Ian Fleming's James Bond character wore a stainless steel luminous-dial Rolex Oyster Perpetual in the series of spy novels. That watch came to an unfortunate end in the novel On Her Majesty's Secret Service when he used it as an improvised knuckle-duster. In many of the early EON-produced Bond films, Bond wore a Rolex Submariner. Rolex models were used from the first Bond film Dr. No until 1974's The Man with the Golden Gun. Thereafter Seiko digital watches were worn by Bond until the Rolex Submariner reappeared in 1989's Licence to Kill. Since 1995's GoldenEye, Omega Seamaster watches have been product-placed in the Bond films.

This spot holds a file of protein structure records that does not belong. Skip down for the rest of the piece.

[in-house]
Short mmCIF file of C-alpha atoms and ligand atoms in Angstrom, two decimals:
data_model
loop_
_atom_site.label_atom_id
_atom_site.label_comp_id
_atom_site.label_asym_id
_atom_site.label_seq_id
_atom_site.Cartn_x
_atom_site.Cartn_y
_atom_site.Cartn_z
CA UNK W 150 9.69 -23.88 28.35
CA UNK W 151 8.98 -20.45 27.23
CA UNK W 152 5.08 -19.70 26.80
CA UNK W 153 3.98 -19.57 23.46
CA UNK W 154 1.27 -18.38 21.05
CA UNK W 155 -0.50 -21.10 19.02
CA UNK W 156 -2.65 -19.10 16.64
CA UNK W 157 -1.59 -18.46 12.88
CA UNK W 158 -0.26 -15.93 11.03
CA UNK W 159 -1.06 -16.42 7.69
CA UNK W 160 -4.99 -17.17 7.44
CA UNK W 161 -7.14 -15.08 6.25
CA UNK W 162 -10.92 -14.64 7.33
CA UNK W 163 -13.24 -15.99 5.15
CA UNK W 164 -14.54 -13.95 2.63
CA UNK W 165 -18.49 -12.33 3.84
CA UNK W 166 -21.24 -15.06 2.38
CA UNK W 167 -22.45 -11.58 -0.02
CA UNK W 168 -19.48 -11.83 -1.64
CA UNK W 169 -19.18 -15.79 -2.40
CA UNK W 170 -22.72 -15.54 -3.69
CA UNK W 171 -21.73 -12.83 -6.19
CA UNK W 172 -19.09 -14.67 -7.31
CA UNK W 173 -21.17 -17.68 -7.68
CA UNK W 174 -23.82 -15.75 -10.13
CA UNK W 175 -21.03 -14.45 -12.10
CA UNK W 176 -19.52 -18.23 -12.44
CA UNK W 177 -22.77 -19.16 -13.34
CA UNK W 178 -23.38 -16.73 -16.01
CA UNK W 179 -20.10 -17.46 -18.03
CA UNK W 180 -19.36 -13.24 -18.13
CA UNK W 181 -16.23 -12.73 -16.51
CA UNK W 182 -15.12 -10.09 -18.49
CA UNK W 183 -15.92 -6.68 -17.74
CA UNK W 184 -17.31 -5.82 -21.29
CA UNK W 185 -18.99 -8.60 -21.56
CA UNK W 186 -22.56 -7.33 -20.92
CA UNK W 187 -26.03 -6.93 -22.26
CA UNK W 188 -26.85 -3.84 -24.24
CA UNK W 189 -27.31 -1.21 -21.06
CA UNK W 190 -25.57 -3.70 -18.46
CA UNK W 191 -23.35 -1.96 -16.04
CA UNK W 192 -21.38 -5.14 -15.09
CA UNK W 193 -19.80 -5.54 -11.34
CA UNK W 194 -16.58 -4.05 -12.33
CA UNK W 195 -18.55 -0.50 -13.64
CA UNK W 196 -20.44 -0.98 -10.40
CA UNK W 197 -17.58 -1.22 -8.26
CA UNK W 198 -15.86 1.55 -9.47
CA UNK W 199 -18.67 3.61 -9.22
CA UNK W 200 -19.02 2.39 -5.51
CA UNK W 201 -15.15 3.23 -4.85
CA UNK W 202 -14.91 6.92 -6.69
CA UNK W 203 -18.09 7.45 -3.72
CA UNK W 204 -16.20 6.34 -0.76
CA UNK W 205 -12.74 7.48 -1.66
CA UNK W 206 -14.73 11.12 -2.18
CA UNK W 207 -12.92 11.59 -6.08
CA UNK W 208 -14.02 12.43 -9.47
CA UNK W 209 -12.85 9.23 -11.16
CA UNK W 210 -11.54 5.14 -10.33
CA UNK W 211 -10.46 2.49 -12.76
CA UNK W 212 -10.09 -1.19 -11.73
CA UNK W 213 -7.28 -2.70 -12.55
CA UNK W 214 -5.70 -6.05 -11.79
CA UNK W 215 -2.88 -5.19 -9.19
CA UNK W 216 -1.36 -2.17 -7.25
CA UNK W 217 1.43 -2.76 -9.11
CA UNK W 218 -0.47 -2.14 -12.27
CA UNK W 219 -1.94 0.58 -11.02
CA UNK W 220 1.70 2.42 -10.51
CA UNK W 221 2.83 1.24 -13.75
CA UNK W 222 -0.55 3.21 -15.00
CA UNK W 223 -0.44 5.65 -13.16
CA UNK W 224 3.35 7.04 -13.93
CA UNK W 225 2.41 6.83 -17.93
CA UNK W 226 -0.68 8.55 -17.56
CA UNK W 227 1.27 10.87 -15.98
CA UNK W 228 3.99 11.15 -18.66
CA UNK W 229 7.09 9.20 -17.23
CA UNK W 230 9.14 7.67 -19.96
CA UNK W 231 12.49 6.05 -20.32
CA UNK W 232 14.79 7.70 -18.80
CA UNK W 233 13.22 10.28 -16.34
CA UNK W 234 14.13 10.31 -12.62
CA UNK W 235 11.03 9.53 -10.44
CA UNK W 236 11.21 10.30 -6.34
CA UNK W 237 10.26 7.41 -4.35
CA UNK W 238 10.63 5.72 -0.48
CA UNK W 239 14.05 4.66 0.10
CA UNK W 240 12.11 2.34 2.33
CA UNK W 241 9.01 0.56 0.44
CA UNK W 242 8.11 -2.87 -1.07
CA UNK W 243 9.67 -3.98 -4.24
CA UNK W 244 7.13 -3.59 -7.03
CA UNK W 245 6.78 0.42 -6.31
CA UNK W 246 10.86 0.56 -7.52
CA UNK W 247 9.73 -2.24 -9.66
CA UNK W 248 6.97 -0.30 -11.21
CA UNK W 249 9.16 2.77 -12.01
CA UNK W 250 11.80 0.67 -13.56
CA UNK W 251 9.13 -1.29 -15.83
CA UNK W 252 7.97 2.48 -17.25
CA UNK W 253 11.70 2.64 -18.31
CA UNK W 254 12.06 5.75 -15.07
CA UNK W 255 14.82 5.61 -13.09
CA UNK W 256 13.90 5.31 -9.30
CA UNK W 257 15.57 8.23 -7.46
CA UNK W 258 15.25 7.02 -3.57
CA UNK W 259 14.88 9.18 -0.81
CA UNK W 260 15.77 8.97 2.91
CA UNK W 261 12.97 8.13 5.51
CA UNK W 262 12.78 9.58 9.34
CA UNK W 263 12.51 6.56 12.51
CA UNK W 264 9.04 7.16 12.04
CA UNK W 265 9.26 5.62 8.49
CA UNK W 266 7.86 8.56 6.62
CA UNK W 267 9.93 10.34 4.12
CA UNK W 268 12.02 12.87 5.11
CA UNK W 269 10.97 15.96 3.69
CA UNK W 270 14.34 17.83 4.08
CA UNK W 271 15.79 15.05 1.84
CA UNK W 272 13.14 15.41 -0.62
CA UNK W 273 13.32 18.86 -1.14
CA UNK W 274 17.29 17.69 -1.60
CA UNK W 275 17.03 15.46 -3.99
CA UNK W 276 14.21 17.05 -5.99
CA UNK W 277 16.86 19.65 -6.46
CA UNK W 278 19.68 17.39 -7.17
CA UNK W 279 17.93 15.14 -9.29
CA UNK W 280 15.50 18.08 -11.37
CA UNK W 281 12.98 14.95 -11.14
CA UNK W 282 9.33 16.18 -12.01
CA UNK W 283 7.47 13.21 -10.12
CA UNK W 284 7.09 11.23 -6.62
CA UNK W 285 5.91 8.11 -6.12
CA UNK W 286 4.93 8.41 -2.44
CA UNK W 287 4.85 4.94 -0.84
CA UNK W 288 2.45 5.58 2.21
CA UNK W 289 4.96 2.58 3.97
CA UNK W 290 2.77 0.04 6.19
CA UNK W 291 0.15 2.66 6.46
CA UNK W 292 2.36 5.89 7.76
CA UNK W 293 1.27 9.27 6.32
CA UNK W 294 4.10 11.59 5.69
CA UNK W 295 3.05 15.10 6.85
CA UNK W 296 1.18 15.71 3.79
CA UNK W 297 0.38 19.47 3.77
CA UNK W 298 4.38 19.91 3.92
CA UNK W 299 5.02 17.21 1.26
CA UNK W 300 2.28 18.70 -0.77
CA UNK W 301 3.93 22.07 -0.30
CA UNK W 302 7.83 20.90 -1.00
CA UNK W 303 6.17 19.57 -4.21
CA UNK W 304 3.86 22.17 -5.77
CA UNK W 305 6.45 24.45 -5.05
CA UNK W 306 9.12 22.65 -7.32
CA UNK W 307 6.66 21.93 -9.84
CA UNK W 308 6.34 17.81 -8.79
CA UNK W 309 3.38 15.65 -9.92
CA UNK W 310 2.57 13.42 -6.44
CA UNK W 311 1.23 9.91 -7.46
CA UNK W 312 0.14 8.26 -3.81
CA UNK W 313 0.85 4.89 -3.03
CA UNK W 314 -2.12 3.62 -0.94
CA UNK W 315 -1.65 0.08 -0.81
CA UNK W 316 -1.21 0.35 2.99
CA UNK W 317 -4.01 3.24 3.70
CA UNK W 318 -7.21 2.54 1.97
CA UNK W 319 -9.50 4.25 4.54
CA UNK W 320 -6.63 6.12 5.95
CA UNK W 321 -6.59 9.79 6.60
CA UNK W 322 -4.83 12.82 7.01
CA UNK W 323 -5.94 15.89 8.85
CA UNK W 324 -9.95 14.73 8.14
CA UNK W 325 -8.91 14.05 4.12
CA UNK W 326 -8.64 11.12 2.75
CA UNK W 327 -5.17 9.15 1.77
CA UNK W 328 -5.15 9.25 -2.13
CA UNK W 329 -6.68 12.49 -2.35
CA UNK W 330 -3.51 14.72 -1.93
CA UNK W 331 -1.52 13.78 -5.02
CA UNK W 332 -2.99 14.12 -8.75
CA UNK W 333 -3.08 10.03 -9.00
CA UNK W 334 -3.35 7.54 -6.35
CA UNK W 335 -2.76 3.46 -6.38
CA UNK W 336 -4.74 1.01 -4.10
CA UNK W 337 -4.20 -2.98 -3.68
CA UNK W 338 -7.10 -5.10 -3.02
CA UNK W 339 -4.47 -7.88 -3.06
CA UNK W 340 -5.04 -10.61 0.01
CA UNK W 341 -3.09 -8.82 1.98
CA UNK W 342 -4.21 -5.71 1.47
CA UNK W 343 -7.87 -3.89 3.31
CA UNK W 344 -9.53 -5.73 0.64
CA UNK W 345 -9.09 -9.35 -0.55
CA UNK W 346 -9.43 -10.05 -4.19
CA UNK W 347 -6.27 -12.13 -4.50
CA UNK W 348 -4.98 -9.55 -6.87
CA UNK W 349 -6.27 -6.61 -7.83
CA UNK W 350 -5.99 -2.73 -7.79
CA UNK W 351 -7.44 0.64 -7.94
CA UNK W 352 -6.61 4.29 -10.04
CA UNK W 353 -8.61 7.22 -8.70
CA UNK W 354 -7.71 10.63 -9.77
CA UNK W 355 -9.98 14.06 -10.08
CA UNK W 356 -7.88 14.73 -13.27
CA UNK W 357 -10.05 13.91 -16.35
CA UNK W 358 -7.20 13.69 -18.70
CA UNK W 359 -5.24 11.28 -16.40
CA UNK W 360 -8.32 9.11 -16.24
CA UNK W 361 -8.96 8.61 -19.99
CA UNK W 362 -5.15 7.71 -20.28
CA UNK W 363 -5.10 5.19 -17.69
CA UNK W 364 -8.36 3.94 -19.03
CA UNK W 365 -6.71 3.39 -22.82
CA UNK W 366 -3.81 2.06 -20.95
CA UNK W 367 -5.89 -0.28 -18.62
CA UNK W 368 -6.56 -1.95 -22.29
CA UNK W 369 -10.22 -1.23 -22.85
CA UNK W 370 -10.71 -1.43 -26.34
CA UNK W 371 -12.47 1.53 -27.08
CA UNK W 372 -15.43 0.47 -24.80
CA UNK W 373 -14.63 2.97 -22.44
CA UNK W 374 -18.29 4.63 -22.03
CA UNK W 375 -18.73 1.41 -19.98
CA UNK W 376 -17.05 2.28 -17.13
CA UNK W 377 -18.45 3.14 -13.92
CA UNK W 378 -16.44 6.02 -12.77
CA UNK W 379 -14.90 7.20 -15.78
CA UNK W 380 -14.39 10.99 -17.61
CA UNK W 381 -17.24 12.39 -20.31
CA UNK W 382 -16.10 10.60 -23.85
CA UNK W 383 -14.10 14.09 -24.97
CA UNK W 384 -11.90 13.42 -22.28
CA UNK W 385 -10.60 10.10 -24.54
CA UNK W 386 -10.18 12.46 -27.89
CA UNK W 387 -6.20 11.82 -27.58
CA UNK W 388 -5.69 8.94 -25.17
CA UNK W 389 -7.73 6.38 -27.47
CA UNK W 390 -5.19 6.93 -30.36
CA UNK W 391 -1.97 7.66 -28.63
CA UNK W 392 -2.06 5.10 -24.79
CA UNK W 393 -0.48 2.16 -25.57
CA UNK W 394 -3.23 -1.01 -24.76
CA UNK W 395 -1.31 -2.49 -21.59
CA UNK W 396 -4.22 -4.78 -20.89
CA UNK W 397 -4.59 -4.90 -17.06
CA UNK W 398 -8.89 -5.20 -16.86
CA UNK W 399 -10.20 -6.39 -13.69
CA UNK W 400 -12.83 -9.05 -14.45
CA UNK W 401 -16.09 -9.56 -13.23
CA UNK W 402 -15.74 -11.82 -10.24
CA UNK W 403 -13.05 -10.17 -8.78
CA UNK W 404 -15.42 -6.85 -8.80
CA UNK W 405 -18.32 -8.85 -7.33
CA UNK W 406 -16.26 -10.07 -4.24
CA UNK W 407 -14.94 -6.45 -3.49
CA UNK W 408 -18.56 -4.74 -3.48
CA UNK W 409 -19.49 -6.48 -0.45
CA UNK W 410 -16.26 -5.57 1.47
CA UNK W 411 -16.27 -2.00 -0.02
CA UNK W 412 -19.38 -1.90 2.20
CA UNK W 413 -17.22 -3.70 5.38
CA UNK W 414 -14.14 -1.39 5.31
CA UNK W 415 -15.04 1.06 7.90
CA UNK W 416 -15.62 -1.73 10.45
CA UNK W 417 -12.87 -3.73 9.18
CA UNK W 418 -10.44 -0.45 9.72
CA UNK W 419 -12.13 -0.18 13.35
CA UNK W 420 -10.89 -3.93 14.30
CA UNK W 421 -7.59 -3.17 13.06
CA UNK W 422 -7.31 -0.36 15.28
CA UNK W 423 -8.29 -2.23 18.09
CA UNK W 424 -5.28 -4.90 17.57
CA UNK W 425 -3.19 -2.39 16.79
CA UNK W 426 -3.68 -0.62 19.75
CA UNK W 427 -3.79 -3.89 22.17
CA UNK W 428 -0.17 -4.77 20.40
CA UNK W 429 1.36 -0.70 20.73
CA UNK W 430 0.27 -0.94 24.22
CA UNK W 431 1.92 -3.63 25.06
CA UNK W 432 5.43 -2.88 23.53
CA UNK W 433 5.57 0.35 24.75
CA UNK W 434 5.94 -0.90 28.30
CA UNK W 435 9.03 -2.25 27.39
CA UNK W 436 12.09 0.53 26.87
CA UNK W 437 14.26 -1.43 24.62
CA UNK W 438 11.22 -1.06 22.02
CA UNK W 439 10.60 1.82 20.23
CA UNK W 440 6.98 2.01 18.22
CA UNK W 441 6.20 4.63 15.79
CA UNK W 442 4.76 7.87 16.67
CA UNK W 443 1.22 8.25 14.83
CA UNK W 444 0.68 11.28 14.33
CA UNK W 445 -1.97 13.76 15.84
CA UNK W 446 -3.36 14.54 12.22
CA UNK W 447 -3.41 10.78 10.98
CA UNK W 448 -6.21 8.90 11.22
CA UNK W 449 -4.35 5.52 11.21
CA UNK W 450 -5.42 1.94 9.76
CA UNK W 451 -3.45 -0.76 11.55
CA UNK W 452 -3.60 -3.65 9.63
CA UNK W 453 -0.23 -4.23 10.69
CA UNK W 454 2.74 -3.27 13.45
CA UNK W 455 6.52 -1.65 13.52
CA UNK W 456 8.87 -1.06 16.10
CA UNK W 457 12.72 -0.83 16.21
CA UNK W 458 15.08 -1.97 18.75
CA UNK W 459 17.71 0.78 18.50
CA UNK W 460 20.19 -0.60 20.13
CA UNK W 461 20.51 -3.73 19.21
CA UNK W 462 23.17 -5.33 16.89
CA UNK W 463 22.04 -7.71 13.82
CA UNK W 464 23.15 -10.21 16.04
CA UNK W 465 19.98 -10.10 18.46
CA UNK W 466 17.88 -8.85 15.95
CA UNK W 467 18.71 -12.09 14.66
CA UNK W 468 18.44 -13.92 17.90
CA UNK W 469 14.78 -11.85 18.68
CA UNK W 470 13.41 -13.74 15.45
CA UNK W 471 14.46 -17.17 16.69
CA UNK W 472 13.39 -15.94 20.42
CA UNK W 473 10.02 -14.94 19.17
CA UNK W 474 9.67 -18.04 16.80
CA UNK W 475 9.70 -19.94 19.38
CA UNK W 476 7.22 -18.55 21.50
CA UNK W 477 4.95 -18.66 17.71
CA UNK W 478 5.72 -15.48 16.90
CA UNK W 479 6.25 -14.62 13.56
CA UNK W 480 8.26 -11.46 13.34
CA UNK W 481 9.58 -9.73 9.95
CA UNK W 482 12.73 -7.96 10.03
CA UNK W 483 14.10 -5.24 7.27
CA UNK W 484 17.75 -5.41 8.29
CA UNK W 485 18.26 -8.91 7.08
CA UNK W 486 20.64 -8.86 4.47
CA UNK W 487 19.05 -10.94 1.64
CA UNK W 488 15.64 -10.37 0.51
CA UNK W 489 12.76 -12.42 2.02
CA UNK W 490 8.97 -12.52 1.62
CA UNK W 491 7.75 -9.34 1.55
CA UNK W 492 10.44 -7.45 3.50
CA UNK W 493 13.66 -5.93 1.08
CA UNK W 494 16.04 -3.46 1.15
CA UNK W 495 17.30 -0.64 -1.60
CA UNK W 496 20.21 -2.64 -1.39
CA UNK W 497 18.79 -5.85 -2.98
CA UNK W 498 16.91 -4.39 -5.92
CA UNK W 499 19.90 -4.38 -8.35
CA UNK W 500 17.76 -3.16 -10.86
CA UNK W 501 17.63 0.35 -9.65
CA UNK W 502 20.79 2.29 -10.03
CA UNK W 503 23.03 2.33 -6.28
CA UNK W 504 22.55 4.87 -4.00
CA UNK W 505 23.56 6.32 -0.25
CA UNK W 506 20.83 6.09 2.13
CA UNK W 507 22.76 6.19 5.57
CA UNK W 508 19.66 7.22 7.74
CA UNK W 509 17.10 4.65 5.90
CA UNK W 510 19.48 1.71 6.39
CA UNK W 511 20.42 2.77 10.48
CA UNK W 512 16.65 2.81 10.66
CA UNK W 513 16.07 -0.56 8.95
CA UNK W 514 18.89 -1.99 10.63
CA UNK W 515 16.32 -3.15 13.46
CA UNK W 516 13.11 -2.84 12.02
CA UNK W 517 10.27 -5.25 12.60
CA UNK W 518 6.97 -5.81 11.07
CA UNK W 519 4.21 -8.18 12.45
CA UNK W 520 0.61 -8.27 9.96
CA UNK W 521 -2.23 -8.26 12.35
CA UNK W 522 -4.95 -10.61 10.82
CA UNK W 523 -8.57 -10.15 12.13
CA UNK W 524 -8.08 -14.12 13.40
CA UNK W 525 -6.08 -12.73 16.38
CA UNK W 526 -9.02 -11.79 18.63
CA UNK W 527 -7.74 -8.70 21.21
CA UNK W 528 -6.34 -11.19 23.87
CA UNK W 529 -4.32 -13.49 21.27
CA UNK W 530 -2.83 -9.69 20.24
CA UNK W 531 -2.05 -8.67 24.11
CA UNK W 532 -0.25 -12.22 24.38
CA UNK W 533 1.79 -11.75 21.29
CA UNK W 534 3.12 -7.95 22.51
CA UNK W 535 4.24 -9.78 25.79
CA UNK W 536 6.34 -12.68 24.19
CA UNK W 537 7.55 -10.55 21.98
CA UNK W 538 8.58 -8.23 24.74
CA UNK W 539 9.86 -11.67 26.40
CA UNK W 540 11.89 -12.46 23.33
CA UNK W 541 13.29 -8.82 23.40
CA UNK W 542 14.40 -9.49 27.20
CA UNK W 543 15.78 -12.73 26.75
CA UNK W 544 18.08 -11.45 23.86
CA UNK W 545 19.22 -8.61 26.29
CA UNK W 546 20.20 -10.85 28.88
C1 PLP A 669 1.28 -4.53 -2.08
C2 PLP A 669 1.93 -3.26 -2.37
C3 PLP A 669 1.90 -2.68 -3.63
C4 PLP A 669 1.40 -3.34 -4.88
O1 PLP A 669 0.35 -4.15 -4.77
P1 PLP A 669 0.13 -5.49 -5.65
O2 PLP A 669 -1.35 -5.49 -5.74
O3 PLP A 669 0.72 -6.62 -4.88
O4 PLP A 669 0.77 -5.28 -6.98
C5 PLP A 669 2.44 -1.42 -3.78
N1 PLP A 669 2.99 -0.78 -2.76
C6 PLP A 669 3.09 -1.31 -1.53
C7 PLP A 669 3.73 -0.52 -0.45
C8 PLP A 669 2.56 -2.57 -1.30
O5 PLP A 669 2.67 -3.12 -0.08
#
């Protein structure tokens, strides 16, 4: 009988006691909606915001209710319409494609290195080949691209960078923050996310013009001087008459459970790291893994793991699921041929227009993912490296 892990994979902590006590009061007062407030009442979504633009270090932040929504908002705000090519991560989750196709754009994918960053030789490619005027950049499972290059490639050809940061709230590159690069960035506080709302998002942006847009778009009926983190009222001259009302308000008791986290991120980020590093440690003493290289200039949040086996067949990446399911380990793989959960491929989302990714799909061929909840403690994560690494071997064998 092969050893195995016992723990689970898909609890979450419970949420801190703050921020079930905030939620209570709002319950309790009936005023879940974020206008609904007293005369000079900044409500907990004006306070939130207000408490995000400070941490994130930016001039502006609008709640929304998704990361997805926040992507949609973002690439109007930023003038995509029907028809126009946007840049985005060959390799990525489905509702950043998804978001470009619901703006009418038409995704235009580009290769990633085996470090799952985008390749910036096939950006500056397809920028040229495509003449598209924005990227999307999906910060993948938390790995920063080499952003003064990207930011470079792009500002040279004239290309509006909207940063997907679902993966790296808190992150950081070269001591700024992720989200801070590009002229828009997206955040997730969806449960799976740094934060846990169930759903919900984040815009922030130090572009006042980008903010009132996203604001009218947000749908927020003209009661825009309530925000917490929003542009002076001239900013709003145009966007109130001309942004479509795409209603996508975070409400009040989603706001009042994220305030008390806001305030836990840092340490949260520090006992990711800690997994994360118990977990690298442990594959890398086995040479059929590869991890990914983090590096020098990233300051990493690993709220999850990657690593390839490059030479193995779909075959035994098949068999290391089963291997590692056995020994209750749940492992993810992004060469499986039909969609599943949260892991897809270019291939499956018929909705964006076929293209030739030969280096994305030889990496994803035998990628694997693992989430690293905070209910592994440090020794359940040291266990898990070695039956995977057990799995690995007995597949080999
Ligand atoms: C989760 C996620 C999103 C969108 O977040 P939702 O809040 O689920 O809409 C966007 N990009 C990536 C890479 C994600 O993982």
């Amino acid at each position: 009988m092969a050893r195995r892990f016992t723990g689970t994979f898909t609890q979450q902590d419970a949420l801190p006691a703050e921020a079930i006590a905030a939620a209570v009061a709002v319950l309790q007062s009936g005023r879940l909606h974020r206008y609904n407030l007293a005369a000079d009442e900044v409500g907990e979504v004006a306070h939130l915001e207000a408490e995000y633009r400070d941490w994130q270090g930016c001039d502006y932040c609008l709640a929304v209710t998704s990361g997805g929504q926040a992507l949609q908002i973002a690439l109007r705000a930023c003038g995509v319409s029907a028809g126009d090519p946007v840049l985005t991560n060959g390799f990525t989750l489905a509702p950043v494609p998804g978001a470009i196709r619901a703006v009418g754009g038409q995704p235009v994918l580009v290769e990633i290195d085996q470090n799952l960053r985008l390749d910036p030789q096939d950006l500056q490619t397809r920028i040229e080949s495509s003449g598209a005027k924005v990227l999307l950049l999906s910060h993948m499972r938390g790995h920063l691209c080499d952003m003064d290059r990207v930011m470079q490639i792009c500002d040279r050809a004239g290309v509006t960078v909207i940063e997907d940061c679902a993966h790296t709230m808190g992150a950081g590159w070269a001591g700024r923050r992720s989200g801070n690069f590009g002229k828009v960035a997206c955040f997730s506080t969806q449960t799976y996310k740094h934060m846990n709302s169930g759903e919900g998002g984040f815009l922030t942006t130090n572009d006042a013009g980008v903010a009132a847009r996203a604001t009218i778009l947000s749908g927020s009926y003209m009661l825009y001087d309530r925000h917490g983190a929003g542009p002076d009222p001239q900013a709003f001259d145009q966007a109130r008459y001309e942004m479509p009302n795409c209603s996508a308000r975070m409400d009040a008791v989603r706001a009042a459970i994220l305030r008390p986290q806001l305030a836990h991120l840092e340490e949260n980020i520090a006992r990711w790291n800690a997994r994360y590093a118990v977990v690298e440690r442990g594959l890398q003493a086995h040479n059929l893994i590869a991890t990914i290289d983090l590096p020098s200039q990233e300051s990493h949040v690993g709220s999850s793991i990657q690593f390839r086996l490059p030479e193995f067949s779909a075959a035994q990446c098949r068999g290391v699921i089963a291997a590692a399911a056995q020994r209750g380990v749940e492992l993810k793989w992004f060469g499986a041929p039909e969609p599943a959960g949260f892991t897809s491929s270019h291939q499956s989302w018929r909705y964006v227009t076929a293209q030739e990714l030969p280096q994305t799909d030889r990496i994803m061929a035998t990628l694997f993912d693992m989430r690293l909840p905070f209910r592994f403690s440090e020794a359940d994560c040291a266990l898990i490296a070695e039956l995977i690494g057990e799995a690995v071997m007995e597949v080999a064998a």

CNN chief Jim Walton is known to compare CNN to a Rolex watch. In an interview to Broadcasting & Cable magazine he is quoted as saying: "Rolex means something to people; It's a quality product, it's expensive."

In the hit TV series 24 the character Jack Bauer wears a Rolex Submariner in the fourth season of the show when facing off with the 'terrorist' Habib Marwan. In reality, the actor Kiefer Sutherland wore a replica (fake) until it was destroyed when smashed against a pillar when fending off Marwan.

Significant events in Rolex history

  • Rolex is the official time keeper of Wimbledon and The Australian Open tennis grand slams.
  • Jacques Piccard and his Rolex Oyster: 1960, Mariana Trench, depth of 11,000 m
  • Sir Edmund Hillary and Sherpa Tenzing Norgay carried a Rolex Oyster: 1953, altitude 8,848 m, Mount Everest.